The CAGP came online 2009, yet its potential for expansion, in fact, never really materialised. In 2015, Turkmen authorities said they planned to export 55bn m3/yr of gas to China, around 15% above the original plan and more than twice than in the previous year. But that goal was never reached.
For almost a decade, Line D has been a recurring topic among diplomatic missions and in specialised magazines. The construction of Line D, however, was constantly delayed. In March 2017, China’s CNPC and Uzbekneftegaz, the state-owned companies in charge of the project, indefinitely postponed construction work of Line D.
There are often celebratory announcements that accompany construction projects related to Line D. In January 2020, just before the COVID-19 pandemic hit Central Asia, Tajikistan said the first major tunnel for Line D was being completed. The government said this would be the first of 42 similar tunnels across the mountainous regions of Tajikistan, a project that would cost the Chinese budget around $3bn, the largest investment in the Central Asian country at the time of its planning in 2015.
Enough pipeline gas for China?
In recent years, Turkmenistan and Uzbekistan have found new gas fields and started new extraction ventures aimed for export, Chinese demand for gas has grown, and Russia has increased capacity in its export infrastructure to China. So why is the current contingency with Western sanctions against Russian gas not propelling eastward export from Russia and Central Asia?
The answer to this question is seemingly simple: there is not enough gas. Turkmenistan sells almost all of its gas to China already, while Uzbekistan and Kazakhstan have decided to curtail gas exports to meet domestic demand after the shortages of winter 2022-2023. The need for additional infrastructure, therefore, would not be triggered by a burgeoning Central Asian market, as much as by the need for Russia to find alternative routes.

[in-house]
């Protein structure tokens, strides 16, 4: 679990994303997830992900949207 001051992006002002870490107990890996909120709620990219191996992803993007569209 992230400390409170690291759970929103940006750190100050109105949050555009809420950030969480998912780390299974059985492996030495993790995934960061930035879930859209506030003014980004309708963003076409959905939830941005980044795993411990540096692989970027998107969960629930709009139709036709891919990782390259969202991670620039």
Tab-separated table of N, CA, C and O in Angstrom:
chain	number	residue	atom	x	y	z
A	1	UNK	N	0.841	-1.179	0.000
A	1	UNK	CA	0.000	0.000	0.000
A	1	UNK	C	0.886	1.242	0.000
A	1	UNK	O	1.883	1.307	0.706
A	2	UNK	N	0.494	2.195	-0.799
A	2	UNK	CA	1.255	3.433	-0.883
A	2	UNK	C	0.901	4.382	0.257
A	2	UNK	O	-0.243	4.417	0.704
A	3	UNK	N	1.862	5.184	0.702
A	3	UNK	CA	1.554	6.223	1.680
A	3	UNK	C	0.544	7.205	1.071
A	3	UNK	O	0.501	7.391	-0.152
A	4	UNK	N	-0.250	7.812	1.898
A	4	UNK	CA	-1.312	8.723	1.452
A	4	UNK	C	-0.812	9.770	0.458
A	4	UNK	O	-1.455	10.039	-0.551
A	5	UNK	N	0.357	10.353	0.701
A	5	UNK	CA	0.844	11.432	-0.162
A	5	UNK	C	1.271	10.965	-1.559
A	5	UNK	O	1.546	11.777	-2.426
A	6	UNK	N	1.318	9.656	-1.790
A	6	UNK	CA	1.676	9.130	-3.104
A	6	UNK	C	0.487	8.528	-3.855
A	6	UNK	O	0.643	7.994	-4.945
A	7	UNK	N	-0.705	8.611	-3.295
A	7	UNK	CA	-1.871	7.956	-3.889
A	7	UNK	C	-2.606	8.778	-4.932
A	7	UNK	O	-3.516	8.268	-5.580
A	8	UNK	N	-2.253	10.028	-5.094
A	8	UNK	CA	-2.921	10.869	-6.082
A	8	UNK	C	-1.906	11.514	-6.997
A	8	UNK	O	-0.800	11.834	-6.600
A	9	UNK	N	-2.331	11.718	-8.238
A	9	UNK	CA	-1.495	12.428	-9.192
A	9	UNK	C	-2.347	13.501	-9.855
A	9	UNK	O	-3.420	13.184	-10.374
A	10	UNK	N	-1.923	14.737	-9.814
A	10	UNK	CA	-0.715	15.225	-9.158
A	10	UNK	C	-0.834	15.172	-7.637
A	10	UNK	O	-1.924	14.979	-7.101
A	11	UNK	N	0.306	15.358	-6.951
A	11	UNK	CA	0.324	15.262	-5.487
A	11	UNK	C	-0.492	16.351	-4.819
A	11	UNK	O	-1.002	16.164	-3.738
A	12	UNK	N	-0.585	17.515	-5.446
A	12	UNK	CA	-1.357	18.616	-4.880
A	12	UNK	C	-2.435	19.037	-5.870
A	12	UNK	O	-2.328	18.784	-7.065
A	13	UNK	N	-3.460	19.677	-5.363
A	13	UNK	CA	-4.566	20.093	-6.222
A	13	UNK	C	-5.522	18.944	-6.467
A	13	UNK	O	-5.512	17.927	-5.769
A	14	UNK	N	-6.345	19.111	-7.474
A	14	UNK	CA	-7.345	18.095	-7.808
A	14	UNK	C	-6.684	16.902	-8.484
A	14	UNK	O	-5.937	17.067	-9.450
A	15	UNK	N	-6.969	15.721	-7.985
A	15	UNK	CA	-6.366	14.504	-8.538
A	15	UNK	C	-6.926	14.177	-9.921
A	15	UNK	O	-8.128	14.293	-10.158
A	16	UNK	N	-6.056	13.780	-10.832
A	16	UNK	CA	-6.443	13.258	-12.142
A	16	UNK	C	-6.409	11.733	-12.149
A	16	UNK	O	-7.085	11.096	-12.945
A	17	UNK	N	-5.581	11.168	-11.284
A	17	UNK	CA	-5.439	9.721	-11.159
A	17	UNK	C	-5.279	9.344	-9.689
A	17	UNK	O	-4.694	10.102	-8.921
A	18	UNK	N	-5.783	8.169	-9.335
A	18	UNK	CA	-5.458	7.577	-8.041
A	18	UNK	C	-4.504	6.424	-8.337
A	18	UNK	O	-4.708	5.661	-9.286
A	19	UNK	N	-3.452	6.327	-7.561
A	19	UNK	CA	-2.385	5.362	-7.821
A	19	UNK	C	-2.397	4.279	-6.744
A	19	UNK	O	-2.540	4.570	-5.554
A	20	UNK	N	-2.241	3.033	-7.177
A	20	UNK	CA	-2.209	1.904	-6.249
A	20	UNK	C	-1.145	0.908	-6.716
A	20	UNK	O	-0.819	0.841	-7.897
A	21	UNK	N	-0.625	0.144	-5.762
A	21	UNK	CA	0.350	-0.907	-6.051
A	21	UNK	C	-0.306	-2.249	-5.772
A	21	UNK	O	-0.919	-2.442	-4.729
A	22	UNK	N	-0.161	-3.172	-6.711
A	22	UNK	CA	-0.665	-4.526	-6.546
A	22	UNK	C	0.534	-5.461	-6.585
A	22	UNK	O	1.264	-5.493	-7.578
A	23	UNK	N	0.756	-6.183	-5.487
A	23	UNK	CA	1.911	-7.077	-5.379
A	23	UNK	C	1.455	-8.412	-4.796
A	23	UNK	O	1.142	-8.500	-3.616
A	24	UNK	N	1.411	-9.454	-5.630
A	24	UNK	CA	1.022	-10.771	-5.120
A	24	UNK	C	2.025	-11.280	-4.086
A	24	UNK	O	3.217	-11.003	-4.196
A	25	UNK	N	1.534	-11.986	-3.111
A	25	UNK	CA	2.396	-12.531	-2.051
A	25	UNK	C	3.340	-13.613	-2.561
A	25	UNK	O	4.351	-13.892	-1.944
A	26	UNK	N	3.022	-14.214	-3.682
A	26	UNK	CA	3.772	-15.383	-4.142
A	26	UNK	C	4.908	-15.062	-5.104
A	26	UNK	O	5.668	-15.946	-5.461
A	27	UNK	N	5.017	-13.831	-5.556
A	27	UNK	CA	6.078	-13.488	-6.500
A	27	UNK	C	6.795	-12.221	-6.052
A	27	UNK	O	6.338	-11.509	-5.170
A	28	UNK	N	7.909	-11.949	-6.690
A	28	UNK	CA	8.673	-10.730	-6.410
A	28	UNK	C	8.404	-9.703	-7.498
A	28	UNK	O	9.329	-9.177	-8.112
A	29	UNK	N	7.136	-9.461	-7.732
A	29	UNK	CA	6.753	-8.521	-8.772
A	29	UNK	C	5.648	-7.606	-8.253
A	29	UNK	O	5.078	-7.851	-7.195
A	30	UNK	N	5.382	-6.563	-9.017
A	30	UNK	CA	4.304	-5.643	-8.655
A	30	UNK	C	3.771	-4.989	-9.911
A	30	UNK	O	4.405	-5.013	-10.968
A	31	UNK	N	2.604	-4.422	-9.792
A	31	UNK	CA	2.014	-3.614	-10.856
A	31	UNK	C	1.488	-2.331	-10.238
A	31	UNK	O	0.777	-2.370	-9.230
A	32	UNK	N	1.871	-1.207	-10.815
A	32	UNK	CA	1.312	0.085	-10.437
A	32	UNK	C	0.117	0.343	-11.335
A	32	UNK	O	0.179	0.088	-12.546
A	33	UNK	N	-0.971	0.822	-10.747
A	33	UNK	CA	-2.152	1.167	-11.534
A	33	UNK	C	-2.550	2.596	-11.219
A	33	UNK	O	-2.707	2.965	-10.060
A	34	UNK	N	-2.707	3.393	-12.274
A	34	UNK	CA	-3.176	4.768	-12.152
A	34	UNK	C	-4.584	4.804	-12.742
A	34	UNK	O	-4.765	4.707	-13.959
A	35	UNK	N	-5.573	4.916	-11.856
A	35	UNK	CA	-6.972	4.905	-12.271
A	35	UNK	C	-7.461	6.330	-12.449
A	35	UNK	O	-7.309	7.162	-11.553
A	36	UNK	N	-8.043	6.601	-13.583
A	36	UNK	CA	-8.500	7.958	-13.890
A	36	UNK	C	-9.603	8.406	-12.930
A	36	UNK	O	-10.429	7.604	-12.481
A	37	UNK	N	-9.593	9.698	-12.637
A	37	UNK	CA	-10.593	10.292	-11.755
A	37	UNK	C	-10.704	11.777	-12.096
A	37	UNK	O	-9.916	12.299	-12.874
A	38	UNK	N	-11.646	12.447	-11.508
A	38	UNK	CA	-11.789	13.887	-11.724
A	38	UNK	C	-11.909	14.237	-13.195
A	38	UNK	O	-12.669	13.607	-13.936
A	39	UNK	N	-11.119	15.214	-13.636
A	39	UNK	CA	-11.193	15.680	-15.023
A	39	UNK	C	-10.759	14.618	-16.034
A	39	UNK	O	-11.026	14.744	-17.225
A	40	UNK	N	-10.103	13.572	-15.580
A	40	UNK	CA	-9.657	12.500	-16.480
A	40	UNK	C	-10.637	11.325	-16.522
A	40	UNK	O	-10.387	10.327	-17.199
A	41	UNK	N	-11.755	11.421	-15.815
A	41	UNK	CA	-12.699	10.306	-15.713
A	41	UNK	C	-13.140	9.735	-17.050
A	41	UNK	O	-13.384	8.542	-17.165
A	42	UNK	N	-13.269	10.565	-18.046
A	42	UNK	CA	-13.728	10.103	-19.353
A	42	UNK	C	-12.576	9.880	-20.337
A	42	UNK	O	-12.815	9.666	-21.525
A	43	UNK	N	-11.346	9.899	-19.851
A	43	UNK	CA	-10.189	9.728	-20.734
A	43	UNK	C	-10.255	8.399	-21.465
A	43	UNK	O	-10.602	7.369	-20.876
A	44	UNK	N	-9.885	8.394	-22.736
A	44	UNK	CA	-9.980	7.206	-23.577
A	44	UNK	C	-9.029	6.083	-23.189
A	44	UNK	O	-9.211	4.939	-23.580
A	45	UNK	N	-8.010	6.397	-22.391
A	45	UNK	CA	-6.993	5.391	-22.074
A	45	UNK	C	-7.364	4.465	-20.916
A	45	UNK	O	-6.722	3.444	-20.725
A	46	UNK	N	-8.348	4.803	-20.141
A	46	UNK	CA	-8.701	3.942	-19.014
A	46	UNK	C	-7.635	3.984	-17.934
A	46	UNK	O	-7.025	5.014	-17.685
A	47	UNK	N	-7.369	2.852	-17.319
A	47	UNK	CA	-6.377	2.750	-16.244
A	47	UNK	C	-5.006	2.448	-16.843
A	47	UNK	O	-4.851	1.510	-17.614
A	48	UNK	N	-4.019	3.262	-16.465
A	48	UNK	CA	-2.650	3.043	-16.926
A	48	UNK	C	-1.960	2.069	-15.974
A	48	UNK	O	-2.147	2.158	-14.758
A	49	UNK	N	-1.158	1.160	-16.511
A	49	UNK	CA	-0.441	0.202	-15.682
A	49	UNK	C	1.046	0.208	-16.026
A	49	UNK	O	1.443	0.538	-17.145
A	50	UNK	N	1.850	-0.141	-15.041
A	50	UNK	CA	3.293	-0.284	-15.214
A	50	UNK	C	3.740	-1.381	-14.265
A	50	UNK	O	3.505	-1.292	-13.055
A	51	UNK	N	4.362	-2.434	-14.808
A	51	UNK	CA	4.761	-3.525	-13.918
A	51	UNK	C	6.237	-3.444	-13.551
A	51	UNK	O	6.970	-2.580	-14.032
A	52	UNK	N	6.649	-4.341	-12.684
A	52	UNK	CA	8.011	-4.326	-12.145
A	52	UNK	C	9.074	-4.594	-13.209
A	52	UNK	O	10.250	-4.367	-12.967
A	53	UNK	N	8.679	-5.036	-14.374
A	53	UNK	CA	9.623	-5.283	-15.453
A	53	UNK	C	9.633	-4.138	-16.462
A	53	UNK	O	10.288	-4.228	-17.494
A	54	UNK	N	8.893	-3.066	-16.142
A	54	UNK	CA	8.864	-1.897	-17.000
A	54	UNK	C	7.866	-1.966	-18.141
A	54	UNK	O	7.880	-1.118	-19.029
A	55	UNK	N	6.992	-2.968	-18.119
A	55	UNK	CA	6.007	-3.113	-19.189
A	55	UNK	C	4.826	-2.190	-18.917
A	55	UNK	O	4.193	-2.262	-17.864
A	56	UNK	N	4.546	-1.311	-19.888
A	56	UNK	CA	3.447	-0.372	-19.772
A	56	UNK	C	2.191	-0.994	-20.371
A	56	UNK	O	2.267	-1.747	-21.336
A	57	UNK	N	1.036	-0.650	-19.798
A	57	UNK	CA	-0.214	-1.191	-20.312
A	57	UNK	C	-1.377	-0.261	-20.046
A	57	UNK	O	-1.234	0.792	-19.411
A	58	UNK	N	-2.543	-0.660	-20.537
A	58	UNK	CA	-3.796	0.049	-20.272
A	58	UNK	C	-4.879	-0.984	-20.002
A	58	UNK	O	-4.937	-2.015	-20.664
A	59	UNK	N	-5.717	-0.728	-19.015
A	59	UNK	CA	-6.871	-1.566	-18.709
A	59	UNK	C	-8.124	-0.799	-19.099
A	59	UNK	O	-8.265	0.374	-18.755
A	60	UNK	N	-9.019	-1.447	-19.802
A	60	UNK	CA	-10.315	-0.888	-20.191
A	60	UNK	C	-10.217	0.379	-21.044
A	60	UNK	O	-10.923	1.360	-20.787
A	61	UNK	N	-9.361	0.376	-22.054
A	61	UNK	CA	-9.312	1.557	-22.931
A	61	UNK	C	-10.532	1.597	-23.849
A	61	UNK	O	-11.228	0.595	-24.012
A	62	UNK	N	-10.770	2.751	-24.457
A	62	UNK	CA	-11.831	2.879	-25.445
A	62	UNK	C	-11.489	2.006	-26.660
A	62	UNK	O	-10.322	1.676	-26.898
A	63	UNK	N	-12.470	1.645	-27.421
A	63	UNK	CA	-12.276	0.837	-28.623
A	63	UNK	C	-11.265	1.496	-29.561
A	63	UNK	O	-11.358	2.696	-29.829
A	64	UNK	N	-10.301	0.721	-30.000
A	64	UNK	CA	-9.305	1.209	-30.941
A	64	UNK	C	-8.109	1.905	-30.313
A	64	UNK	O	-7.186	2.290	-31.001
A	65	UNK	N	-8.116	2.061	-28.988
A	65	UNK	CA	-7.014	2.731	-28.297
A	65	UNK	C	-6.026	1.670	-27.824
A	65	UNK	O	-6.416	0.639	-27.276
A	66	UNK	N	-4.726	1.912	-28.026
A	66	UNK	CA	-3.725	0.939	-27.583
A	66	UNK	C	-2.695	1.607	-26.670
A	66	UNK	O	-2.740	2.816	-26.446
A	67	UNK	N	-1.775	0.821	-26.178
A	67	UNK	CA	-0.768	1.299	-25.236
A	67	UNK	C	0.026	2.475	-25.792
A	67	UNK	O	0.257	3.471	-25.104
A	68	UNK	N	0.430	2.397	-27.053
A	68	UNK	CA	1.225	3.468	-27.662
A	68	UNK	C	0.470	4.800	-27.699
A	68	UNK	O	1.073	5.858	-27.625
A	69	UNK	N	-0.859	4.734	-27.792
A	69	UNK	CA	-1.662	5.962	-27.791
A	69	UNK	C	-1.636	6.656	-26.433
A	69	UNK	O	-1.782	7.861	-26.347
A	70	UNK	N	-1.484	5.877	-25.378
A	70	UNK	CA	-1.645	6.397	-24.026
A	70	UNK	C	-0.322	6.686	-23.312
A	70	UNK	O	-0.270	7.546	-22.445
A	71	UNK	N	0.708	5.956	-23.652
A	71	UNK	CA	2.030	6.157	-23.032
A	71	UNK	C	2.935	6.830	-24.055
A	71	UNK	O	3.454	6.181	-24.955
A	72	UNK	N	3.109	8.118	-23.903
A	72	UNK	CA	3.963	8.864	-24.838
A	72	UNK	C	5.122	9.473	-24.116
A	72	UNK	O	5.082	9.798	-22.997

Should Central Asia allow for more Russian gas to transit through their pipeline system, then a Line D would make sense and create a southern vector towards China.
Yet, Russia’s options are more varied. The Kremlin is in talks with the Chinese government to increase capacity via the existing Power of Siberia 1 pipeline linking directly Russia and China.
With the Yamal peninsula gas basin in Russia needing customers outside of Europe, in September 2022, Russia also proposed a new pipeline cutting across western Siberia, through western Mongolia, into northern China.
If these new infrastructure projects are built, the winner would certainly be China, as it would set in stone a number of long-term, cheaper contracts with Russia and Central Asian countries, that the sellers will have to try to renegotiate in case the price of gas jumps to unprecedented levels as it did in 2022.
For suppliers, being even more physically linked to China could be convenient, mostly because Beijing pays for construction costs. But as highlighted by the Turkmen case during the 2015-2019 window, when China was essentially its only buyer of gas, the Chinese government could use the opportunity to obtain convenient prices at the border.
While the rerouting of Russian gas that could breathe new life into Line D, a decision to build a pipeline should be made considering its feasibility across two or three decades. The current uncertain times could lead to hasty choices.